Extinction of land-based vertebrate species risks ‘catastrophic ecosystem collapse’

More than 500 land-based vertebrate species are on the brink of extinction in the next two decades as a result of human activities, scientists have warned.

More than 500 land-based vertebrate species are on the brink of extinction in the next two decades as a result of human activities, scientists have warned.

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Researchers believe the rate of decline of these species to be much higher than previously thought and could have a devastating impact on the world’s ecosystems.

The new study in the journal Proceedings of the National Academy of Sciences comes from scientists at the universities of Stanford and Mexico City who published a report in 2015 declaring the world’s sixth mass extinction was already under way.

Based on their findings, the researchers now believe this mass extinction is currently accelerating and are calling for immediate global conservation actions to prevent a “catastrophic ecosystem collapse”.

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Paul Ehrlich, from Stanford University in California and one of the authors on the study, said: “When humanity exterminates populations and species of other creatures, it is sawing off the limb on which it is sitting, destroying working parts of our own life-support system.

“The conservation of endangered species should be elevated to a national and global emergency for governments and institutions, equal to climate disruption to which it is linked.”

More than 400 vertebrate species became extinct in the last 100 years – extinctions that would have taken up to 10,000 years in the normal course of evolution, the researchers said.

Examples include the ivory billed woodpecker, and the Round Island burrowing boa and, more recently, the golden toad.

To better understand the current extinction risk faced by some of the creatures, the team looked at the abundance and distribution of critically endangered species, using data from the International Union for the Conservation of Nature (IUCN) Red List of Threatened Species and from Birdlife International.

The Harlequin frog was widespread in Costa Rica and Panama until an introduced fungus from Asia decimated its populations, scientists say © Gerardo Ceballos/University of Mexico/PA
The Harlequin frog was widespread in Costa Rica and Panama until an introduced fungus from Asia decimated its populations, scientists say © Gerardo Ceballos/University of Mexico/PA

They found 515 (1.7 per cent) out of 29,400 species analysed are on the brink of extinction, with less than 1,000 individuals remaining in each species.

Those on the brink of extinction are located mainly in tropical and subtropical regions, in areas that are heavily affected by human activities, the researchers said.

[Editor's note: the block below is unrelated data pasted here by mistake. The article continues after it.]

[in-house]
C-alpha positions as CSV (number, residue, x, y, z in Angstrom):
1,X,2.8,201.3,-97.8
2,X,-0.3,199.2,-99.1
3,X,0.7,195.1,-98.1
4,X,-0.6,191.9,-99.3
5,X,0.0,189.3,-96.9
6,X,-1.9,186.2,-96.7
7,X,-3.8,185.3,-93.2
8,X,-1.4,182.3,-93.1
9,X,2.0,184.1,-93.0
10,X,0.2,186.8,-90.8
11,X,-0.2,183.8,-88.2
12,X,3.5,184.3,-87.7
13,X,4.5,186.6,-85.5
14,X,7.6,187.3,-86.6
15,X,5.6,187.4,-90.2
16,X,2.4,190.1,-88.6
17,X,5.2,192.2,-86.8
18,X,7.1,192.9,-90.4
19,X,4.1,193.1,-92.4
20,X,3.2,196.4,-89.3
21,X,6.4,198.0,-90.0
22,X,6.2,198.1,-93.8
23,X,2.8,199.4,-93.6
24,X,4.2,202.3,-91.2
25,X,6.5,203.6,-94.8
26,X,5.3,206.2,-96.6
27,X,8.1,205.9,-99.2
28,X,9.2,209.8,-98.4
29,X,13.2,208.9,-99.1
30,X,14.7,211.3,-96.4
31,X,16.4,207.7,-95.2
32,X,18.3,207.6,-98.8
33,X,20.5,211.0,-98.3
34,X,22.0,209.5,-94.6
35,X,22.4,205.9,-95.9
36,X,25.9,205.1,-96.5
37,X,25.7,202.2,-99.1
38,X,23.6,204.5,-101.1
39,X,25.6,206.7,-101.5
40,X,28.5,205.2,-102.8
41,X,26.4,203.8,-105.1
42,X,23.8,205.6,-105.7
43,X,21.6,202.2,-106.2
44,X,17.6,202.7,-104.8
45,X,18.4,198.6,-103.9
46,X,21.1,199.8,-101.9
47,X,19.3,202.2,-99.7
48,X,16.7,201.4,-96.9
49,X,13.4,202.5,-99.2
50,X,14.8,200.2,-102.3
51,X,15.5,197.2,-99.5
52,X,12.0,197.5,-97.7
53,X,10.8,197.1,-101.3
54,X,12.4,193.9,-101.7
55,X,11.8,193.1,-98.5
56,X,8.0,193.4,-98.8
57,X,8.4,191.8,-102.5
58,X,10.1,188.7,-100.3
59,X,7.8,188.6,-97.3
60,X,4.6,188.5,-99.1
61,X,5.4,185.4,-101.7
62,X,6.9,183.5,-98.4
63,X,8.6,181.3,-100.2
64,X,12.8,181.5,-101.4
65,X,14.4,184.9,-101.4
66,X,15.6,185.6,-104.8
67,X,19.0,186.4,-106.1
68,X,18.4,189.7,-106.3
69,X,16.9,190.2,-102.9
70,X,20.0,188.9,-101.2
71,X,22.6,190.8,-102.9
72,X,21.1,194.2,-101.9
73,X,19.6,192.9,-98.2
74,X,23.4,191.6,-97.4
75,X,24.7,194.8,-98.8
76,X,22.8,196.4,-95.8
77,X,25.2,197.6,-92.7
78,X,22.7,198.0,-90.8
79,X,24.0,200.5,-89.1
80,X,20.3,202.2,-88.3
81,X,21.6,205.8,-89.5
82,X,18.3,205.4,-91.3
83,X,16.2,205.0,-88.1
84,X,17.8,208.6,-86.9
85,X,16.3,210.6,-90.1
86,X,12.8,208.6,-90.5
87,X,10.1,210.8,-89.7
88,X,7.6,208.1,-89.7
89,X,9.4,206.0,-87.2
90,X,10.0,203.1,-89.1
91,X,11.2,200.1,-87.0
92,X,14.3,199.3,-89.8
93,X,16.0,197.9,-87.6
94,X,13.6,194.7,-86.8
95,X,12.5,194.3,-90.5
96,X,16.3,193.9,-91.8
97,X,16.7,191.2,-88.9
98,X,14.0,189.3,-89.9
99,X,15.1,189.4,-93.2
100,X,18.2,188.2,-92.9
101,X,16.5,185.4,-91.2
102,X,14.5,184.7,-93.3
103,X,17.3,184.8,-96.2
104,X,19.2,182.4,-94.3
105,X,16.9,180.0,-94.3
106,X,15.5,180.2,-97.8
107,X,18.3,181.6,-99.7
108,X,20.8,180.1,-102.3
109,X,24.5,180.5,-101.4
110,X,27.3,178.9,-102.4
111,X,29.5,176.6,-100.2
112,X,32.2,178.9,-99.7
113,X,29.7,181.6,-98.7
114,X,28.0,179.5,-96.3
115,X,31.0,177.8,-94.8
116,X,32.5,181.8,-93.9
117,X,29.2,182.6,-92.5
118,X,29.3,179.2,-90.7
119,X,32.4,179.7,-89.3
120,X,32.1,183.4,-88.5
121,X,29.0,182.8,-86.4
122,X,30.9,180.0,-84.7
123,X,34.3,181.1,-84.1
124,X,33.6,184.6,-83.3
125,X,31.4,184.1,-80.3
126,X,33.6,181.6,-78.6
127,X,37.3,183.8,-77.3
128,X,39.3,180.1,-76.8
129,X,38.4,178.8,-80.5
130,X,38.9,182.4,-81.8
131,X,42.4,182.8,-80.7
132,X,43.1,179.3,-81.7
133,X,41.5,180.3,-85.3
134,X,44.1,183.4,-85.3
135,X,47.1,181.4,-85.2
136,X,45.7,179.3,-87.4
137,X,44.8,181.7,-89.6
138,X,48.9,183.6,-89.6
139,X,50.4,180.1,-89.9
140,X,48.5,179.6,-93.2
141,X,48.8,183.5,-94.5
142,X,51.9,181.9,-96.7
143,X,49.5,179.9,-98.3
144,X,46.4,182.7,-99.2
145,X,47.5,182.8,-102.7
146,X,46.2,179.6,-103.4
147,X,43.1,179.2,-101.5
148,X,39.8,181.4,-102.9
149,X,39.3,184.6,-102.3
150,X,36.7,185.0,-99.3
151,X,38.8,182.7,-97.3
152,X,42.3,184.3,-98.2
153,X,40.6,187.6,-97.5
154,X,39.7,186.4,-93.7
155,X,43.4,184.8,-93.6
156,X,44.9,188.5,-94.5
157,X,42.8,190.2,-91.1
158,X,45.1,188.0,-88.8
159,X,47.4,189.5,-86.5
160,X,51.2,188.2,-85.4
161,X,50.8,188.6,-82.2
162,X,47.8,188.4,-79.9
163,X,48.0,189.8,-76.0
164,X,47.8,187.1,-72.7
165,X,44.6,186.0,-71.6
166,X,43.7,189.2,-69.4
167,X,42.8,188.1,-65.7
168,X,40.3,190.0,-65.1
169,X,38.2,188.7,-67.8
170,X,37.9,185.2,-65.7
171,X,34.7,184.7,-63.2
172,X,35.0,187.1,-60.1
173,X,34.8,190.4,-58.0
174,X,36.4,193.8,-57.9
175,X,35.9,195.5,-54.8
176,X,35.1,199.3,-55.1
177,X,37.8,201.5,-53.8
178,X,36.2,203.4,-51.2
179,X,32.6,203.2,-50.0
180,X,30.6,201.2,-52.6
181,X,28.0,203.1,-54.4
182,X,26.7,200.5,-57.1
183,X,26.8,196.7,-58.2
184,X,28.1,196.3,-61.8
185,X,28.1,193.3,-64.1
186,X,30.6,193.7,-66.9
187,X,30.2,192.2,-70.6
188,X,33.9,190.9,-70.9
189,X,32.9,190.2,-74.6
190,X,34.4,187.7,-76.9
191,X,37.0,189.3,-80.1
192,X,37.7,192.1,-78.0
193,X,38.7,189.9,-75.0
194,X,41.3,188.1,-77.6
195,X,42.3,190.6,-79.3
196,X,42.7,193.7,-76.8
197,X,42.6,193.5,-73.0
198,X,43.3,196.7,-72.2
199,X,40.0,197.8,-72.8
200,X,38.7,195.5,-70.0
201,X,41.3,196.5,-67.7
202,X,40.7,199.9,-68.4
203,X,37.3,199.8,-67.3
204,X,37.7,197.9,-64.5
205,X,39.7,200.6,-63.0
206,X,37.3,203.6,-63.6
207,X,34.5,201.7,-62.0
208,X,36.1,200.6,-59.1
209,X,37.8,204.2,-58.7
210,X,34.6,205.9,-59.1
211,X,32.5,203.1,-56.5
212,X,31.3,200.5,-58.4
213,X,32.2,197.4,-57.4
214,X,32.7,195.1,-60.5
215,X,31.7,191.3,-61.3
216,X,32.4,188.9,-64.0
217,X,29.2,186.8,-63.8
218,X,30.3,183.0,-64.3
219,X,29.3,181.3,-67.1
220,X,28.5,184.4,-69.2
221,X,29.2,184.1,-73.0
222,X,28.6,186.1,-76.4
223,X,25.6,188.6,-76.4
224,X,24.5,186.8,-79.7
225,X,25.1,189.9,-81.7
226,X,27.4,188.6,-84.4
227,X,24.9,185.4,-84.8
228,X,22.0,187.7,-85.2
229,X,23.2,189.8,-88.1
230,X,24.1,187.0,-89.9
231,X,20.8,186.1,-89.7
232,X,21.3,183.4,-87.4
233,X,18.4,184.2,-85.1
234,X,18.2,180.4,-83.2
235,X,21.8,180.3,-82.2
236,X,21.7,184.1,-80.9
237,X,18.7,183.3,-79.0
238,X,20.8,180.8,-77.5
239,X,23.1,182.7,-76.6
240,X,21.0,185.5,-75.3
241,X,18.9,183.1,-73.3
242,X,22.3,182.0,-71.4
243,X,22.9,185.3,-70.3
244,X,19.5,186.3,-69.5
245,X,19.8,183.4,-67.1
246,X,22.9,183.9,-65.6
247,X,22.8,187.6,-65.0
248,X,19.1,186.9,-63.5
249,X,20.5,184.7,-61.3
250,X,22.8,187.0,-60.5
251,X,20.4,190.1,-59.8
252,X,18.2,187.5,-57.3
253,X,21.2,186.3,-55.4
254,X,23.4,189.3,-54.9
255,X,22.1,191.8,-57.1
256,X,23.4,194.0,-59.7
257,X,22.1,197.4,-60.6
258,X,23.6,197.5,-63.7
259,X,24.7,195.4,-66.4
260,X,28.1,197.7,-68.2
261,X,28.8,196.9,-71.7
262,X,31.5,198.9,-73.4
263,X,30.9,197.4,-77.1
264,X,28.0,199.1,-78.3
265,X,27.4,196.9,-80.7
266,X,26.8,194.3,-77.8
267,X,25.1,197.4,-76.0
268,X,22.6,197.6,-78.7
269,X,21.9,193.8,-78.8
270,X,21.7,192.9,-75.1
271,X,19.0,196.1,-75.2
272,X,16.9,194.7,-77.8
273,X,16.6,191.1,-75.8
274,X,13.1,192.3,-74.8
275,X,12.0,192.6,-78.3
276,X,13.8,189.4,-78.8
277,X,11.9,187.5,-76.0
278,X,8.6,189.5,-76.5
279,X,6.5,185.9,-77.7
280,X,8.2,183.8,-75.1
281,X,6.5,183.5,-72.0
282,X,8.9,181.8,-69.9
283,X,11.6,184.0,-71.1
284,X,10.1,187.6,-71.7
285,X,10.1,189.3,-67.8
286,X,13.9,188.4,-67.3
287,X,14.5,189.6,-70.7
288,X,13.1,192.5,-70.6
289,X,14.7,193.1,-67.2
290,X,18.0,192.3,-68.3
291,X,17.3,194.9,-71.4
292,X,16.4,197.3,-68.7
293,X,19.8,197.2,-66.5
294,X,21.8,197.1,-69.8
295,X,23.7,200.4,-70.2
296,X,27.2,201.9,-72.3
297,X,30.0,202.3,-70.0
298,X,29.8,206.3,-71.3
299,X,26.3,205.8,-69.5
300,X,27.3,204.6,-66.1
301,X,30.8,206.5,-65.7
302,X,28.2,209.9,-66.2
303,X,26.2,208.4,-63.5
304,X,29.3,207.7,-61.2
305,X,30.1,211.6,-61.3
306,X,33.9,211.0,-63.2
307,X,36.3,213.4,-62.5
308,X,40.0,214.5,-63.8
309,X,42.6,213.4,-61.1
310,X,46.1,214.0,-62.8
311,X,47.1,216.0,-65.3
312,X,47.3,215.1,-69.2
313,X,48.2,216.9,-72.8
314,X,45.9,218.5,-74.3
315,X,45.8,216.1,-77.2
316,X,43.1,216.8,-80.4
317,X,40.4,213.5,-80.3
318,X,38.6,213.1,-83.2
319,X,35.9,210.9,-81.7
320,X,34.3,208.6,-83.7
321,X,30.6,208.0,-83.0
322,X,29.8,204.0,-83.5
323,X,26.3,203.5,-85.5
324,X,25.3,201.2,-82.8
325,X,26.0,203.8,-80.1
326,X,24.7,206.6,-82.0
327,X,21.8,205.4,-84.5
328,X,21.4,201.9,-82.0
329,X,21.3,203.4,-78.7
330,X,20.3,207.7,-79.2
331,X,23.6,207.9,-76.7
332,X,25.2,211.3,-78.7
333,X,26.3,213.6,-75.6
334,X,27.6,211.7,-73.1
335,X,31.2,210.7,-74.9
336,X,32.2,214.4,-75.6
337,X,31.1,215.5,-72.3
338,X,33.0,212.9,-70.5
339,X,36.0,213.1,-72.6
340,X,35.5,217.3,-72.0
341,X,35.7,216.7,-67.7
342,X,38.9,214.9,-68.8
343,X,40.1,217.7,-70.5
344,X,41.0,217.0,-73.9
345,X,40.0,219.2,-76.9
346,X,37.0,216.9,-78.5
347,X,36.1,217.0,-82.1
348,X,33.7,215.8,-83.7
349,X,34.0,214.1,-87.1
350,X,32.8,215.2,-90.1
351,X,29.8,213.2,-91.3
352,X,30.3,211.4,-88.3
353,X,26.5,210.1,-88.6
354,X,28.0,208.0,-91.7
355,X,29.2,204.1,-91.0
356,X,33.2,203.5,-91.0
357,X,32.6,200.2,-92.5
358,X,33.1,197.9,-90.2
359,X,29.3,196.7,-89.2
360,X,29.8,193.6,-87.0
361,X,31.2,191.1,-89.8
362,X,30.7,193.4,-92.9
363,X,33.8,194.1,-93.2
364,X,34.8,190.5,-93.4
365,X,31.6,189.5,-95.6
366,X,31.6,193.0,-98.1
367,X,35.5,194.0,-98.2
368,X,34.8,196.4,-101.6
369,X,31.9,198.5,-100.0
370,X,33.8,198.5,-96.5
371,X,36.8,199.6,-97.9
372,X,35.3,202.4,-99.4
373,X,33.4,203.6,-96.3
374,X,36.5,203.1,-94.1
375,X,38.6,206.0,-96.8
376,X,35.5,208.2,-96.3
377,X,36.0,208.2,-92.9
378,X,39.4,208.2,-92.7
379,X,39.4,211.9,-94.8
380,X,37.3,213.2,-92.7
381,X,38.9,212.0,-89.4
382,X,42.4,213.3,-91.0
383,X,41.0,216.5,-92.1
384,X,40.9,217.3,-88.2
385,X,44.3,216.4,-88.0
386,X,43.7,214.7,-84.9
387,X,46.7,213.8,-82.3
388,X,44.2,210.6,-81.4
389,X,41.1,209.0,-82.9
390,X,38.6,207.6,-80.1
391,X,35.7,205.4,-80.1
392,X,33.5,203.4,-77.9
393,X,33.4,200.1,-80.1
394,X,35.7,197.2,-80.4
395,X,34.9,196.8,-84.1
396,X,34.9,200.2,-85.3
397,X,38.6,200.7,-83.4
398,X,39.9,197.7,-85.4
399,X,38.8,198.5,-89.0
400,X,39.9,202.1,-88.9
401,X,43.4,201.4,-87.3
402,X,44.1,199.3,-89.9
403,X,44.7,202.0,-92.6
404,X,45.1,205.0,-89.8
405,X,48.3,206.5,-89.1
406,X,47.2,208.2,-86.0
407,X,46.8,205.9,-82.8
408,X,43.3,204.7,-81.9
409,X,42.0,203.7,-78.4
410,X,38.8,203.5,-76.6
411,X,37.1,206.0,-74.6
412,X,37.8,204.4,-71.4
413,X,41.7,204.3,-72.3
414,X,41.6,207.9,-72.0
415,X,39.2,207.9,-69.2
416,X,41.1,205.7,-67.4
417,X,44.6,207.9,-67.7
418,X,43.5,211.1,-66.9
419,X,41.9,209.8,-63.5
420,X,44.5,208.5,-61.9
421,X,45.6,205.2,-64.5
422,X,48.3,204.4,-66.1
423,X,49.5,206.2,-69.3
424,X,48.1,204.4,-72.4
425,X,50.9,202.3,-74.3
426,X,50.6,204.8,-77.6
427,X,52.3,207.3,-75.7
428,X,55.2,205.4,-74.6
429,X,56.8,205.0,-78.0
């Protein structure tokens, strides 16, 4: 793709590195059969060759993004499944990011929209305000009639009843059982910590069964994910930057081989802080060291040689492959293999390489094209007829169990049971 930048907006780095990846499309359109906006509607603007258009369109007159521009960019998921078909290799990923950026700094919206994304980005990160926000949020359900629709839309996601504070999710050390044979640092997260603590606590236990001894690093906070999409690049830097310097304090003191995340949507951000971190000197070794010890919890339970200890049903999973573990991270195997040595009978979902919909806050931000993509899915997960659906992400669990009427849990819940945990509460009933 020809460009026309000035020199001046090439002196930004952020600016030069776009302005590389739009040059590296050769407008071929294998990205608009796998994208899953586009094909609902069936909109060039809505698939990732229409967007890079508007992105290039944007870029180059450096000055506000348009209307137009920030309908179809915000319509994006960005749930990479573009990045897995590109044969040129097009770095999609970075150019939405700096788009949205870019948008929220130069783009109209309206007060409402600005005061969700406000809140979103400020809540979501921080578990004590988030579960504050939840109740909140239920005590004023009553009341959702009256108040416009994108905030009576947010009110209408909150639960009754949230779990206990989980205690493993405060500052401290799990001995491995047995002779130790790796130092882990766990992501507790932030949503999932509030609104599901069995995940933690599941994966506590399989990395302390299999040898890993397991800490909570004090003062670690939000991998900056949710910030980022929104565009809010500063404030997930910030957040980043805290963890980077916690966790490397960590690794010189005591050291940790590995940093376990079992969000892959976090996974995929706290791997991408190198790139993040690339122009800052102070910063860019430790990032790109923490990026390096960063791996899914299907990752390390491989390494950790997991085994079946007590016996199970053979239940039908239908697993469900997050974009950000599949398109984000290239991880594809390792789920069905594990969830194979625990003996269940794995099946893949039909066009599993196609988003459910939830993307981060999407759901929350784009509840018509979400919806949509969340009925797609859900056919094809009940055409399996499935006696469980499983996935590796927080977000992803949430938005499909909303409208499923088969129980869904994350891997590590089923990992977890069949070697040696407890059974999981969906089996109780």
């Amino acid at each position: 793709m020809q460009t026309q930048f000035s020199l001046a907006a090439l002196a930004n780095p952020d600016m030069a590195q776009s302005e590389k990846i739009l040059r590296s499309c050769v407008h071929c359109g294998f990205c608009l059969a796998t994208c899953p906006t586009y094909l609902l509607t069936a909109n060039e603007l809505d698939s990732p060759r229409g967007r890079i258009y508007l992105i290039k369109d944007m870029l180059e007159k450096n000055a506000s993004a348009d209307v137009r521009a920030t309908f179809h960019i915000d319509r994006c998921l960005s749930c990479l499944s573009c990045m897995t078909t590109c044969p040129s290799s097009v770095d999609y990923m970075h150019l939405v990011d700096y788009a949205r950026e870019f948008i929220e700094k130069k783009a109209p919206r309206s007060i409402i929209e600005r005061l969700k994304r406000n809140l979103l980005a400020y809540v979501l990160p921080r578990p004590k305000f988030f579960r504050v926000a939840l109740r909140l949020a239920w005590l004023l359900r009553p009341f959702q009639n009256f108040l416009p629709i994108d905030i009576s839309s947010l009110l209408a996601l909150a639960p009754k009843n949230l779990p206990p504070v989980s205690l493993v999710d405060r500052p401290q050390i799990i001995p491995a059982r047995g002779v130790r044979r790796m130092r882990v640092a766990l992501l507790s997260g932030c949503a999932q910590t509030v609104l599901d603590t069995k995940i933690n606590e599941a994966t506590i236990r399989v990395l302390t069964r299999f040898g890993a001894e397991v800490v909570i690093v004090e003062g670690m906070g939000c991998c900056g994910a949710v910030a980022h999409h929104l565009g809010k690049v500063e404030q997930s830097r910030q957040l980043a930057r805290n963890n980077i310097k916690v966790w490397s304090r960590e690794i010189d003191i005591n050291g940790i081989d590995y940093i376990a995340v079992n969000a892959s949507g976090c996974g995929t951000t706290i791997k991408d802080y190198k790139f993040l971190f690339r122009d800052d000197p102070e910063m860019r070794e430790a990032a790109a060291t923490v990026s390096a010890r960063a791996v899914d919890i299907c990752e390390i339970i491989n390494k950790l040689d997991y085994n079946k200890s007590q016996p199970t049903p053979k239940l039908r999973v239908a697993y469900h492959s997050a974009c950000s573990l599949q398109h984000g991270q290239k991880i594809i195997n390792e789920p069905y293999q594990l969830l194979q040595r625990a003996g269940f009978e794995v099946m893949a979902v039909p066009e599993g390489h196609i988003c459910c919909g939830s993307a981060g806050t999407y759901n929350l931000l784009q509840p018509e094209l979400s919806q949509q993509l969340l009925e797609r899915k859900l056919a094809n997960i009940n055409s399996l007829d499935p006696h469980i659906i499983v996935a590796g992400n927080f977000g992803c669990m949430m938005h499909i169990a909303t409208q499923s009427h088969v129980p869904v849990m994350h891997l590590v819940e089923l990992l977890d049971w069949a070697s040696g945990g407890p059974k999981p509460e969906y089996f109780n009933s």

Terrestrial vertebrates facing extinction include species such as the Sumatran rhino, the Clarion island wren, the Espanola Giant Tortoise and the Harlequin frog.

Additional analysis suggests more than 237,000 populations of mammal and bird species on the brink have vanished since 1900.

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These declines are being driven by wildlife trade and other human pressures such as population growth, habitat destruction, the wildlife trade, pollution and climate change, the researchers said.

A vast majority (84 per cent) of species with populations under 5,000 have been found to live in the same areas as species with populations under 1,000.

According to the team, this means the loss of endangered creatures could have a “domino effect” on other species.

The Sumatran rhino is one of the most endangered mammals on Earth © Rhett Buttler/Mongabay
The Sumatran rhino is one of the most endangered mammals on Earth  © Rhett Buttler/Mongabay

Lead author Gerardo Ceballos, from the University of Mexico, said: “What we do to deal with the current extinction crisis in the next two decades will define the fate of millions of species.

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“We are facing our final opportunity to ensure that the many services nature provides us do not get irretrievably sabotaged.”

Reader Q&A: Has an animal ever evolved itself into extinction?

Asked by: Matthew Cox, Wantage

It’s quite hard for a predator to drive itself extinct simply by being such a good hunter that it eats all of the available prey. Normally, evolution is a very slow process and predators are engaged in an ongoing arms race with their prey, who are also evolving new ways to escape.

If the balance starts to shift in favour of the predator, the amount of available food dwindles and the predators aren’t able to raise as many young. This allows the prey population to recover and equilibrium is restored.

But when a predator specialises to hunt a single prey species, it can get trapped in an evolutionary dead end. This happened to the Haast’s eagle in New Zealand, which had evolved to prey exclusively on the flightless moa bird. When humans arrived in the 13th Century, the moa were hunted to extinction within 200 years. The Haast’s eagle couldn’t adapt to find new prey and went extinct too.

This phenomenon, known as ‘coextinction’, is also common with parasites that have adapted to live on a single host animal.

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